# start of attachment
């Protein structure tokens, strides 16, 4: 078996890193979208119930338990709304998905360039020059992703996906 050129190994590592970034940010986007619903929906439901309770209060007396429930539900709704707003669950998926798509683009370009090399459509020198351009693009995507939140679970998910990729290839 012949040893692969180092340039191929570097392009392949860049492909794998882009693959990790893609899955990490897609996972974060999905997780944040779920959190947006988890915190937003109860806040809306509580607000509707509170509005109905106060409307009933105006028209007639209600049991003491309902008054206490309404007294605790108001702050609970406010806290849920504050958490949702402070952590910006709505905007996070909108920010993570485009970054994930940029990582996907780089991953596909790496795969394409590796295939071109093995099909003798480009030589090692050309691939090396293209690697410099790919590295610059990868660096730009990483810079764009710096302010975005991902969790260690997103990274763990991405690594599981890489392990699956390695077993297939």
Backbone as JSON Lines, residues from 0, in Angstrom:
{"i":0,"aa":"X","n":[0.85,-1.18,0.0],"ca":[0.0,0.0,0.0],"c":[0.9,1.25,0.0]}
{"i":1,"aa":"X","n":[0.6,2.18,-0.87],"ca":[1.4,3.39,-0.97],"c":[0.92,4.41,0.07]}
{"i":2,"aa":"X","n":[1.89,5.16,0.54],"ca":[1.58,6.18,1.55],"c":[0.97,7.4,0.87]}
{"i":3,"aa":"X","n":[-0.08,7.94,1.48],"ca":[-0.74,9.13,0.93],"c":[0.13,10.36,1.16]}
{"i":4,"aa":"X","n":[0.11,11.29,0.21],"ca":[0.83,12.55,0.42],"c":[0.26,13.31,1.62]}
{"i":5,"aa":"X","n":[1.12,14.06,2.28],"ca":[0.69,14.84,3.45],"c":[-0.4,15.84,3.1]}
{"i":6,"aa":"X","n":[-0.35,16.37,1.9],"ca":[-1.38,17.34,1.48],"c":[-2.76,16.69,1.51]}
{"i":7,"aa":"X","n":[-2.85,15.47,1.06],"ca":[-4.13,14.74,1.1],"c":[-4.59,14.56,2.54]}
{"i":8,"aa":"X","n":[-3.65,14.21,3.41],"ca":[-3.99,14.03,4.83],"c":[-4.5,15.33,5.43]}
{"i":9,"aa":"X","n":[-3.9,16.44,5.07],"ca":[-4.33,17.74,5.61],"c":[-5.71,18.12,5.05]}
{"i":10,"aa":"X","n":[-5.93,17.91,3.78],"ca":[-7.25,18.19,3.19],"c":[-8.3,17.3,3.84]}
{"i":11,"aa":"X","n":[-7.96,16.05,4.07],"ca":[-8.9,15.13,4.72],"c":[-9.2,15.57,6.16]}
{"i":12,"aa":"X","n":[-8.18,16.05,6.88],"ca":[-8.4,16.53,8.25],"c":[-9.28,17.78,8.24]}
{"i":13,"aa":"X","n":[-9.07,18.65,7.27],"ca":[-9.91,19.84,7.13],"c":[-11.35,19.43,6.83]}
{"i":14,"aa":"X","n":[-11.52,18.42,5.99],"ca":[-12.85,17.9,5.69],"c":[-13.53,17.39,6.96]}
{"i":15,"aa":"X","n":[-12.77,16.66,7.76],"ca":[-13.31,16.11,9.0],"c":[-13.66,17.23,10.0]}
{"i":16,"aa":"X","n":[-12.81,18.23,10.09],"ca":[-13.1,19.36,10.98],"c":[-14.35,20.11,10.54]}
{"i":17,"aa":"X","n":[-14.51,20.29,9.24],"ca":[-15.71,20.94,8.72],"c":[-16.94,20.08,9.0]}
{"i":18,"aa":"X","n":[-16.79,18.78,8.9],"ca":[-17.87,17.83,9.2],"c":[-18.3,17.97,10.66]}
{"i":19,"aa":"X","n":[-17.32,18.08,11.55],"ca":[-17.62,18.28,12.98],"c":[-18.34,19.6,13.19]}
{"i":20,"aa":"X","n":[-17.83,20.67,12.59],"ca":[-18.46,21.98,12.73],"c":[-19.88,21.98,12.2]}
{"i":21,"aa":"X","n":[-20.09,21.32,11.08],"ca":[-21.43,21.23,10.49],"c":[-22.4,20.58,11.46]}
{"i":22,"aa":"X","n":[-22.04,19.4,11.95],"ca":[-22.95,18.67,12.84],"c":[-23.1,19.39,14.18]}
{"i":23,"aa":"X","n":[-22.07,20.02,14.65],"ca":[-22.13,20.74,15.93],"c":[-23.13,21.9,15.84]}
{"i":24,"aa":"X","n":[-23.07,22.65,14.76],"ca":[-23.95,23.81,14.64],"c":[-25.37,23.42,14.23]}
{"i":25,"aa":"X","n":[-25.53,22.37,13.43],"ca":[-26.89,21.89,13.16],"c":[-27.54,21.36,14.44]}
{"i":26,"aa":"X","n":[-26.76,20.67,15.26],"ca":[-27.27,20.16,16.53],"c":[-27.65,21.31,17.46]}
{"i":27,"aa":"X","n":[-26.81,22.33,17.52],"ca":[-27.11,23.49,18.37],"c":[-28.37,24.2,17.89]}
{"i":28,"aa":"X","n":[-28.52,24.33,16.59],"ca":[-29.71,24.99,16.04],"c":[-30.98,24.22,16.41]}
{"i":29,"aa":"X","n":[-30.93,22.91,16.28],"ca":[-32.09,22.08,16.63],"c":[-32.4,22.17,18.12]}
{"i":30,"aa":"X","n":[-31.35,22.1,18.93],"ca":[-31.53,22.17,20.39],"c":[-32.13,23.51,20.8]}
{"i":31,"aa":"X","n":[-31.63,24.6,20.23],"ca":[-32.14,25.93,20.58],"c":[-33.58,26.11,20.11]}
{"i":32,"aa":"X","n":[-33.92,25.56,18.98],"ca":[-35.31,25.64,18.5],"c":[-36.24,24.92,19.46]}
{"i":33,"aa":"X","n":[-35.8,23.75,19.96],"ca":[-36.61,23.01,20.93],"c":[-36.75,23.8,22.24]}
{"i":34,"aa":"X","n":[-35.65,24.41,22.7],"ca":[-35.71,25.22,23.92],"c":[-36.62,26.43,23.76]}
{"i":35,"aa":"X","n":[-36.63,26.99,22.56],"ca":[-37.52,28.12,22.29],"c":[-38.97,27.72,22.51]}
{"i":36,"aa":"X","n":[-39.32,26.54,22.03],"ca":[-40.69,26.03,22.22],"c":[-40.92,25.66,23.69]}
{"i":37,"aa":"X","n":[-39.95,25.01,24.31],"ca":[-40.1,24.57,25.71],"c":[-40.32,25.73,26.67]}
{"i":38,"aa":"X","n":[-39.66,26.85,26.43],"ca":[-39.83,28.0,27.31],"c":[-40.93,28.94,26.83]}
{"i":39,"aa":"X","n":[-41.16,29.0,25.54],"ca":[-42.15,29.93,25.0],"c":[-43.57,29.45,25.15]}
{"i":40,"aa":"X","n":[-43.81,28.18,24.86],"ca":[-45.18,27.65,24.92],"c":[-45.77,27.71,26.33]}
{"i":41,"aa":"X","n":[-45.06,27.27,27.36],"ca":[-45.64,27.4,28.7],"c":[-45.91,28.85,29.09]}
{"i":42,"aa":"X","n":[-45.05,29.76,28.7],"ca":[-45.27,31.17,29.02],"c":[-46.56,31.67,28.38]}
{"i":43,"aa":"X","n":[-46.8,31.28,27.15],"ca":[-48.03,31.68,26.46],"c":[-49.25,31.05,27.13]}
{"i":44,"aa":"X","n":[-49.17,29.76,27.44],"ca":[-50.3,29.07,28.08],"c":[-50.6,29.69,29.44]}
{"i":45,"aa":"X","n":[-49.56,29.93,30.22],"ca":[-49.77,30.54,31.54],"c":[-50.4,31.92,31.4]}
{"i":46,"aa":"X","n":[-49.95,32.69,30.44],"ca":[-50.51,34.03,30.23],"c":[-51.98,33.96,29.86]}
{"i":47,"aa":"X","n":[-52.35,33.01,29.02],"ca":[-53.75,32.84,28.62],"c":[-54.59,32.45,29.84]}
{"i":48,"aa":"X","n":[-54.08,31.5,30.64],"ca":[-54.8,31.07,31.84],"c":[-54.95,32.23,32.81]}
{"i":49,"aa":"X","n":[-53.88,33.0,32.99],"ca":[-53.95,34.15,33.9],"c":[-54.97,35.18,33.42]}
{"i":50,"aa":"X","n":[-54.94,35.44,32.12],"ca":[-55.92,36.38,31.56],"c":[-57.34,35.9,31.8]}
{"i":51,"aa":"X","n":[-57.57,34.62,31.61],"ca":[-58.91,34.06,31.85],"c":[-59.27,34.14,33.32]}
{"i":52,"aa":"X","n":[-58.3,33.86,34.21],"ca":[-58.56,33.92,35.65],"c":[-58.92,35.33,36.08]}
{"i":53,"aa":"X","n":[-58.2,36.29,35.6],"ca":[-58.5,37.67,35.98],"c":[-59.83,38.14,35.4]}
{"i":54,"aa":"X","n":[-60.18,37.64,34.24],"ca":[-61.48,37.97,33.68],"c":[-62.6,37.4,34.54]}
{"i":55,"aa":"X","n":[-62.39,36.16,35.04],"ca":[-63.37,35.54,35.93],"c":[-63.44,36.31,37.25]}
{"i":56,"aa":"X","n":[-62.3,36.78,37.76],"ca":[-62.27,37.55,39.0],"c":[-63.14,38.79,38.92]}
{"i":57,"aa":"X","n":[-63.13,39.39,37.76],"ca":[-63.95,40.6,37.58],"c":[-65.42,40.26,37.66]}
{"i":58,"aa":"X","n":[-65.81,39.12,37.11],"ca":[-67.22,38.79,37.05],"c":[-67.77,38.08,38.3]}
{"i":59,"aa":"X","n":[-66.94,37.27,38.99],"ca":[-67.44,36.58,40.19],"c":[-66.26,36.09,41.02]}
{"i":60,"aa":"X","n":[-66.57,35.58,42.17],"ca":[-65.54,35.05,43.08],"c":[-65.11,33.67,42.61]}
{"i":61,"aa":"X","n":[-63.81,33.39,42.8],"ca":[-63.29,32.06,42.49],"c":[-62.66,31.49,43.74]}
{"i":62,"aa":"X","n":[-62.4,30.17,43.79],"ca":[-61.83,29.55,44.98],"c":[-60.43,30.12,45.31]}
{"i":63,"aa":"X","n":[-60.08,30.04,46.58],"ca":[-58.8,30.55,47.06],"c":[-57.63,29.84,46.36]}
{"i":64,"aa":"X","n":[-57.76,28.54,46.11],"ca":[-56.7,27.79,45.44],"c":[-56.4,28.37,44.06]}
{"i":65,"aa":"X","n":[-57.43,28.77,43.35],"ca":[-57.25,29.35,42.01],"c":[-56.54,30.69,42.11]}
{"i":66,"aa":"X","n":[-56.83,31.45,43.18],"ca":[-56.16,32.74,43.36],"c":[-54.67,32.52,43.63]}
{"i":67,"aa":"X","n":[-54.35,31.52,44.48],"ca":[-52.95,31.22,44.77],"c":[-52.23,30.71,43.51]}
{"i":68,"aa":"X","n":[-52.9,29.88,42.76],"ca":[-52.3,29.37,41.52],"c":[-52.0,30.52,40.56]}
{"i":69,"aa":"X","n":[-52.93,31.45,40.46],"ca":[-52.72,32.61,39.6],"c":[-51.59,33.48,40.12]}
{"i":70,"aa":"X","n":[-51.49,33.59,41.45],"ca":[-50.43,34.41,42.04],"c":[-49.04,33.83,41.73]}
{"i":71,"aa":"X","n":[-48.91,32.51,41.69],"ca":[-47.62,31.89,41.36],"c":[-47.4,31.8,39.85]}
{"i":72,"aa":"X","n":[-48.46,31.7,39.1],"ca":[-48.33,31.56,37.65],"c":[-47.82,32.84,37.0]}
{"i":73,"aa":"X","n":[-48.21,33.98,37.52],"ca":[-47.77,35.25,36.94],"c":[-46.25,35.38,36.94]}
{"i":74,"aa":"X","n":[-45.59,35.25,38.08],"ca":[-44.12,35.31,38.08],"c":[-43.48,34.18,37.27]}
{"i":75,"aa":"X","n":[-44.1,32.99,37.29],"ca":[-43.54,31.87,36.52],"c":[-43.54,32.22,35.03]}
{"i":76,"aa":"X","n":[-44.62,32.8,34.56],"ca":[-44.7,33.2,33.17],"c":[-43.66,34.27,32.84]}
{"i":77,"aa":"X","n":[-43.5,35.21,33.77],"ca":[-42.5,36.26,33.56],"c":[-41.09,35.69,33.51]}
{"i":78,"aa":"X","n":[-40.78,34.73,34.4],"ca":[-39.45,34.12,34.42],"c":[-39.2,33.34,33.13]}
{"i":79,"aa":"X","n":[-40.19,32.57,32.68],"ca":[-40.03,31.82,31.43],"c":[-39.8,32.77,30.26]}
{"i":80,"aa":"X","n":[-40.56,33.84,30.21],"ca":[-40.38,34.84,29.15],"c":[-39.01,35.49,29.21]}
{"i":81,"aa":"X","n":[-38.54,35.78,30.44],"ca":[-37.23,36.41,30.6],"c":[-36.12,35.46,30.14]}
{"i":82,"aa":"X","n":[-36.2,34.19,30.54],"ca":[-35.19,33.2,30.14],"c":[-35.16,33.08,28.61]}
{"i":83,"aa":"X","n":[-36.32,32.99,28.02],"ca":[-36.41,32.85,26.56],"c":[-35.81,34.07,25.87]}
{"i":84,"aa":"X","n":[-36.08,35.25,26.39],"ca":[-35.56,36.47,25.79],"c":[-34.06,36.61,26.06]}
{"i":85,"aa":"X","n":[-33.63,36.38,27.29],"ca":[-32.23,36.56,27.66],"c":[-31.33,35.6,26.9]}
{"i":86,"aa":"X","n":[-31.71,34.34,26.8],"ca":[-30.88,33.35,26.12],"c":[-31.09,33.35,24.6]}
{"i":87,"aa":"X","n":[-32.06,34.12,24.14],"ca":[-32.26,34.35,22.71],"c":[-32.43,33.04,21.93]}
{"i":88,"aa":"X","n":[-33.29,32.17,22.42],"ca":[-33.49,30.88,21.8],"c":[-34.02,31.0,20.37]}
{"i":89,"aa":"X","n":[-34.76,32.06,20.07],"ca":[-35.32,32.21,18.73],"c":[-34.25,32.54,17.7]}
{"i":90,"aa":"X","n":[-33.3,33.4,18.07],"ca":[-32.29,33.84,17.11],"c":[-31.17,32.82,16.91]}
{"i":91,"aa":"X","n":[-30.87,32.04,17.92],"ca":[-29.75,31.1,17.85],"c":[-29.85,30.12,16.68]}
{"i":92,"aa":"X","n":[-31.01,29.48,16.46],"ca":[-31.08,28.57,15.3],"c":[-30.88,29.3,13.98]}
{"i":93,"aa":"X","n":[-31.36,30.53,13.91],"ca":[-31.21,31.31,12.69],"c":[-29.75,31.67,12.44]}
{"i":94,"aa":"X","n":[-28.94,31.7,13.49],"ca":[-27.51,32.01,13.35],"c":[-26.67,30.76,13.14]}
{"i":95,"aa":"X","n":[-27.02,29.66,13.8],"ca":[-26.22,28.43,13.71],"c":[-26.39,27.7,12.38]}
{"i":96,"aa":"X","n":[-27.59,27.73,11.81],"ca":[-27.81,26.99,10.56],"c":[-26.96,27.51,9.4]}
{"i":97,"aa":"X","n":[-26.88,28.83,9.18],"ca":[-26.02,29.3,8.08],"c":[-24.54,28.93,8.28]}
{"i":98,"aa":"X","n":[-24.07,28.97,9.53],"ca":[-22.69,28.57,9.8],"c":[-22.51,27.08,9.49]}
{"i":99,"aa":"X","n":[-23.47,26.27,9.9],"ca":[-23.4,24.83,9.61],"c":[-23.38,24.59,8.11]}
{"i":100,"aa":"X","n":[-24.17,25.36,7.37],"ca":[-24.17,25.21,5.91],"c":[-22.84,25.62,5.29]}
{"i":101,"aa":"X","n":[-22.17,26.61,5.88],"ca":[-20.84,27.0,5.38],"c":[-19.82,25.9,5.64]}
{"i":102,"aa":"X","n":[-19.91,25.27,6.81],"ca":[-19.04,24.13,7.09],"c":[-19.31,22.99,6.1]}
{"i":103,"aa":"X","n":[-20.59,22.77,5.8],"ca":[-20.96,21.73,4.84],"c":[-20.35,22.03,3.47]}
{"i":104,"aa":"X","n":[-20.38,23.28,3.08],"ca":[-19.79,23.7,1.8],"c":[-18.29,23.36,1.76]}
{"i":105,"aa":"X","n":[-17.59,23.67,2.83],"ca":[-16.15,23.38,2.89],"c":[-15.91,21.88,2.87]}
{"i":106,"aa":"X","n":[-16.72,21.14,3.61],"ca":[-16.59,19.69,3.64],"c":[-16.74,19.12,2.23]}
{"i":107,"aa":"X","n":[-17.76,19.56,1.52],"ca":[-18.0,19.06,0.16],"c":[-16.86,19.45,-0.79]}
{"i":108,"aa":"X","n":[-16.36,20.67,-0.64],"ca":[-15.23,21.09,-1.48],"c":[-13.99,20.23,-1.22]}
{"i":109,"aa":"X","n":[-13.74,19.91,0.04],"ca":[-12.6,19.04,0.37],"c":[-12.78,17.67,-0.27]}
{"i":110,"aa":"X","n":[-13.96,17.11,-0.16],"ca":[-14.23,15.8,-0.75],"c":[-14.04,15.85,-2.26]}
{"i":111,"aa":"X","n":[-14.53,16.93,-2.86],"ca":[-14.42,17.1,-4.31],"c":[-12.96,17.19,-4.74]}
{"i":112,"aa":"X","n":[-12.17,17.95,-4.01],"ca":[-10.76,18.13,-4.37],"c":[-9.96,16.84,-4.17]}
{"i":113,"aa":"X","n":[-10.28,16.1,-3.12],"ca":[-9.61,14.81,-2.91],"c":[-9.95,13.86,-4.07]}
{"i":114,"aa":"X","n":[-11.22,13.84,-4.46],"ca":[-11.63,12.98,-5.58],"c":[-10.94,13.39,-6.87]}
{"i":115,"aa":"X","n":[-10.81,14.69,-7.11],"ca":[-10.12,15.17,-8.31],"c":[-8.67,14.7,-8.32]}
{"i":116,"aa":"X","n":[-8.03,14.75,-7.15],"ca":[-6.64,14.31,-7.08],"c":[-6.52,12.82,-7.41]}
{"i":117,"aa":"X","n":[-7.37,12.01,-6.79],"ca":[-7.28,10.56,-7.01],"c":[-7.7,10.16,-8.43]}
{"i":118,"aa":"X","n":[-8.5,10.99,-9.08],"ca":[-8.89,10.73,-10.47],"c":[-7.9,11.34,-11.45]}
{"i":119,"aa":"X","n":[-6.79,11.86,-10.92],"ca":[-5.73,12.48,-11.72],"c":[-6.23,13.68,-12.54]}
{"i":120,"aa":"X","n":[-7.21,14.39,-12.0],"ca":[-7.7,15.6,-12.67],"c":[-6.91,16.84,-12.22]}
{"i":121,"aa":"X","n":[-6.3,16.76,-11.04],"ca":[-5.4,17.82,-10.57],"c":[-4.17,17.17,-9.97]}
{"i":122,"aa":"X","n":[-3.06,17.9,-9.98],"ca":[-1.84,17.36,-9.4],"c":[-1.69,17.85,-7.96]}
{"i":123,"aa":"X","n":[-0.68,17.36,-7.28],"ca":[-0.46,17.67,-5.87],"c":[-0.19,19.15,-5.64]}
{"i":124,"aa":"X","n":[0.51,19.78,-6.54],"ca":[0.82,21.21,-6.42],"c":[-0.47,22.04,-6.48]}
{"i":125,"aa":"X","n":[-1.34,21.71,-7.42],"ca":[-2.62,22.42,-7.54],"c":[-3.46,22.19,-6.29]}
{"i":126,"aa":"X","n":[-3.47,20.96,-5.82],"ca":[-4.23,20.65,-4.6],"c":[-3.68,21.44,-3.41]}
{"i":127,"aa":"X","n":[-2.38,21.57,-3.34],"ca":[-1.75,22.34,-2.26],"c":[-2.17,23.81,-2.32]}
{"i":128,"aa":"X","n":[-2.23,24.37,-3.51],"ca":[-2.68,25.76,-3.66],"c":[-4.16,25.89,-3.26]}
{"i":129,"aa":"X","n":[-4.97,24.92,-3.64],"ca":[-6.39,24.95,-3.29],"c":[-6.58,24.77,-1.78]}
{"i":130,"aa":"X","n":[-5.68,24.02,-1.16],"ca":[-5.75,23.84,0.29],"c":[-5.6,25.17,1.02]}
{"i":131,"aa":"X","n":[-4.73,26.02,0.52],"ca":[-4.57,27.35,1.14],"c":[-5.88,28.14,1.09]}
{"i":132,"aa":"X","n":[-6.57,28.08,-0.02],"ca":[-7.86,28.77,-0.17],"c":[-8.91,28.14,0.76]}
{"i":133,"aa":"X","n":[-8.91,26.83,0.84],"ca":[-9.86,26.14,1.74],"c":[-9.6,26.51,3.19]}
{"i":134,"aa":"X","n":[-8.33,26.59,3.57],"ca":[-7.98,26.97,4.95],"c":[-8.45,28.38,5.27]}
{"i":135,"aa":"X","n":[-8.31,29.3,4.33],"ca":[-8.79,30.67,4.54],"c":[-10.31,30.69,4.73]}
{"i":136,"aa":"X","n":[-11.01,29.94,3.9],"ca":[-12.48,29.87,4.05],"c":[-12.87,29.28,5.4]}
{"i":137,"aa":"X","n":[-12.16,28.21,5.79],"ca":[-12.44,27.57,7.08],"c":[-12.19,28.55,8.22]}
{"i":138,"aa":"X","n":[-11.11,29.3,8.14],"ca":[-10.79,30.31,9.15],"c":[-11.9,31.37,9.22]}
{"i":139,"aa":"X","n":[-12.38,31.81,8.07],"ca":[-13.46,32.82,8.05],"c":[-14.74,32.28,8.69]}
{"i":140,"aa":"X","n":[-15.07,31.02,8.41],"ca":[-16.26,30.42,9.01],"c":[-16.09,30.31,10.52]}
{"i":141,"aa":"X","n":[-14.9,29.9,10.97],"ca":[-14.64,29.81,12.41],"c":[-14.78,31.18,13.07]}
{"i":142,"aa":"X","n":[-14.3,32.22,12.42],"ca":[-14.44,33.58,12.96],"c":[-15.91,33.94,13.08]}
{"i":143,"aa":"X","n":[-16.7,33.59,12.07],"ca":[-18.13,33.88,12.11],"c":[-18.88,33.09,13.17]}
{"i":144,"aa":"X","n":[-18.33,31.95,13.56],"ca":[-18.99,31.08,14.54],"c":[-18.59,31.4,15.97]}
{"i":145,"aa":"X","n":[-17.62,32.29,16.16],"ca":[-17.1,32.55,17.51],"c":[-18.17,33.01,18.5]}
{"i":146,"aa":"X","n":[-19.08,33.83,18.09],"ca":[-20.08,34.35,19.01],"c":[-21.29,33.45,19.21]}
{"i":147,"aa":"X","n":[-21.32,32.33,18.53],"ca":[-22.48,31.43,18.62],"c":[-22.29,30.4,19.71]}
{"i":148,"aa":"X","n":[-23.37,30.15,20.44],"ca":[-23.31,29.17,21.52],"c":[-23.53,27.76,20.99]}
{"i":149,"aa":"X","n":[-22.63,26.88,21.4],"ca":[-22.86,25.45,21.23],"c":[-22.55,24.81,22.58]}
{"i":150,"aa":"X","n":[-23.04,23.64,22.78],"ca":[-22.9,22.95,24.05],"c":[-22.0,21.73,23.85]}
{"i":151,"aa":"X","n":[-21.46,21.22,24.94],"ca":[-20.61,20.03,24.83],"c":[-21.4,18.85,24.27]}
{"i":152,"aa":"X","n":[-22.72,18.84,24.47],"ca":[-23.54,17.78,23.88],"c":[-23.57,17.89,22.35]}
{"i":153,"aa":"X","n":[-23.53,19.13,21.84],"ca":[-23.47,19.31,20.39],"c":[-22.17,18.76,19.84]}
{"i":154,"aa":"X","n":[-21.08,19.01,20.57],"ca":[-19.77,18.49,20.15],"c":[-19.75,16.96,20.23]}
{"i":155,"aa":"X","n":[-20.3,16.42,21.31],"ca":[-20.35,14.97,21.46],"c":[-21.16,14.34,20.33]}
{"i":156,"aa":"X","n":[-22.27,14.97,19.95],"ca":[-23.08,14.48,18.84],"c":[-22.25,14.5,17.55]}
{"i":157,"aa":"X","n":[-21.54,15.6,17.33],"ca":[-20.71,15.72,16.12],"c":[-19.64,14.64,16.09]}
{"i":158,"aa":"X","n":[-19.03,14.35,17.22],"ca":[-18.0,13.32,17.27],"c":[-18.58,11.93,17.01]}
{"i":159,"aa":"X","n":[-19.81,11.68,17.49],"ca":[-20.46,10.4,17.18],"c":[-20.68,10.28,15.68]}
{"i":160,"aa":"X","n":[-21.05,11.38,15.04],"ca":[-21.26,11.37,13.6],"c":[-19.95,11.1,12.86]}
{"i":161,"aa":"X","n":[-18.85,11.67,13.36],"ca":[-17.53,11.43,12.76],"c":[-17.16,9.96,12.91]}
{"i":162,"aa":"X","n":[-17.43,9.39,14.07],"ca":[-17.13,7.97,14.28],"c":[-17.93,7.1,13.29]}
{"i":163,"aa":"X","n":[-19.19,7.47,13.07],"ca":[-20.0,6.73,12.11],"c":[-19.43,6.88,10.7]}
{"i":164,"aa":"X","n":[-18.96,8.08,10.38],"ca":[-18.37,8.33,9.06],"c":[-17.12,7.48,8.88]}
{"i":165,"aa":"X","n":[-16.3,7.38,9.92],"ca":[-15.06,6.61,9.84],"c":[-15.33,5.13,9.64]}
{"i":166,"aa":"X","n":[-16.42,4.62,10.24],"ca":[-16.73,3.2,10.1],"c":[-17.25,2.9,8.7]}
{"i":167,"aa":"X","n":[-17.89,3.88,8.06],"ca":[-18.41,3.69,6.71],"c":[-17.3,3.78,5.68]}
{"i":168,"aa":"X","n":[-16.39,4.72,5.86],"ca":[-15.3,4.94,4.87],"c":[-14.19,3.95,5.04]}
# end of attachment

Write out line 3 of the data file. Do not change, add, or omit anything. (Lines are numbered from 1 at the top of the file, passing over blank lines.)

{"i":0,"aa":"X","n":[0.85,-1.18,0.0],"ca":[0.0,0.0,0.0],"c":[0.9,1.25,0.0]}